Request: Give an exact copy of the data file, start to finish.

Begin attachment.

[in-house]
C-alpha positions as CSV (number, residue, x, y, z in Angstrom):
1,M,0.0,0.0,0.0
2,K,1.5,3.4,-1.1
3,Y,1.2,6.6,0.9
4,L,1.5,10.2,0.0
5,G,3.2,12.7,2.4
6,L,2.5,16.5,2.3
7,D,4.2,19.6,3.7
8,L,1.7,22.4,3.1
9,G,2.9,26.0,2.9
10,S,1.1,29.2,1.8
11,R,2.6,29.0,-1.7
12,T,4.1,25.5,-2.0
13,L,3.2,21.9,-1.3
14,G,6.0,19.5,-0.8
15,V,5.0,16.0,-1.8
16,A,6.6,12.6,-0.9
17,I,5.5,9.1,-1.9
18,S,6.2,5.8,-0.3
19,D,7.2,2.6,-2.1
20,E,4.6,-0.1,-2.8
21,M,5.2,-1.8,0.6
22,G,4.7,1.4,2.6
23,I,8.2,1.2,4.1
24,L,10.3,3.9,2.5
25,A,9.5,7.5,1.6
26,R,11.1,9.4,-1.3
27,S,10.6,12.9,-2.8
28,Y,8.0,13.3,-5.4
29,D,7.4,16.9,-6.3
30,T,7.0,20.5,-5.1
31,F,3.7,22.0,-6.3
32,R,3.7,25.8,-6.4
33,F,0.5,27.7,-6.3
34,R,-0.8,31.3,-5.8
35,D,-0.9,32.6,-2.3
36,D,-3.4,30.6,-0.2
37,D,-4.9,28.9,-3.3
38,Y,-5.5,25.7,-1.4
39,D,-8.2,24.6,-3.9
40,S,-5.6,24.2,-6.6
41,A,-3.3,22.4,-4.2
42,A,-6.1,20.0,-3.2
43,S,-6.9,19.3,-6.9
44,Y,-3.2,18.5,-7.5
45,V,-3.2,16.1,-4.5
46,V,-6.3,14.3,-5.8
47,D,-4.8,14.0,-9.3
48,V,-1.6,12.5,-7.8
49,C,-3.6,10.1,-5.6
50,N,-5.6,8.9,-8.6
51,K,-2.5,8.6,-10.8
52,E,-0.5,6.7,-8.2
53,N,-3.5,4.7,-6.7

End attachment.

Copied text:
[in-house]
C-alpha positions as CSV (number, residue, x, y, z in Angstrom):
1,M,0.0,0.0,0.0
2,K,1.5,3.4,-1.1
3,Y,1.2,6.6,0.9
4,L,1.5,10.2,0.0
5,G,3.2,12.7,2.4
6,L,2.5,16.5,2.3
7,D,4.2,19.6,3.7
8,L,1.7,22.4,3.1
9,G,2.9,26.0,2.9
10,S,1.1,29.2,1.8
11,R,2.6,29.0,-1.7
12,T,4.1,25.5,-2.0
13,L,3.2,21.9,-1.3
14,G,6.0,19.5,-0.8
15,V,5.0,16.0,-1.8
16,A,6.6,12.6,-0.9
17,I,5.5,9.1,-1.9
18,S,6.2,5.8,-0.3
19,D,7.2,2.6,-2.1
20,E,4.6,-0.1,-2.8
21,M,5.2,-1.8,0.6
22,G,4.7,1.4,2.6
23,I,8.2,1.2,4.1
24,L,10.3,3.9,2.5
25,A,9.5,7.5,1.6
26,R,11.1,9.4,-1.3
27,S,10.6,12.9,-2.8
28,Y,8.0,13.3,-5.4
29,D,7.4,16.9,-6.3
30,T,7.0,20.5,-5.1
31,F,3.7,22.0,-6.3
32,R,3.7,25.8,-6.4
33,F,0.5,27.7,-6.3
34,R,-0.8,31.3,-5.8
35,D,-0.9,32.6,-2.3
36,D,-3.4,30.6,-0.2
37,D,-4.9,28.9,-3.3
38,Y,-5.5,25.7,-1.4
39,D,-8.2,24.6,-3.9
40,S,-5.6,24.2,-6.6
41,A,-3.3,22.4,-4.2
42,A,-6.1,20.0,-3.2
43,S,-6.9,19.3,-6.9
44,Y,-3.2,18.5,-7.5
45,V,-3.2,16.1,-4.5
46,V,-6.3,14.3,-5.8
47,D,-4.8,14.0,-9.3
48,V,-1.6,12.5,-7.8
49,C,-3.6,10.1,-5.6
50,N,-5.6,8.9,-8.6
51,K,-2.5,8.6,-10.8
52,E,-0.5,6.7,-8.2
53,N,-3.5,4.7,-6.7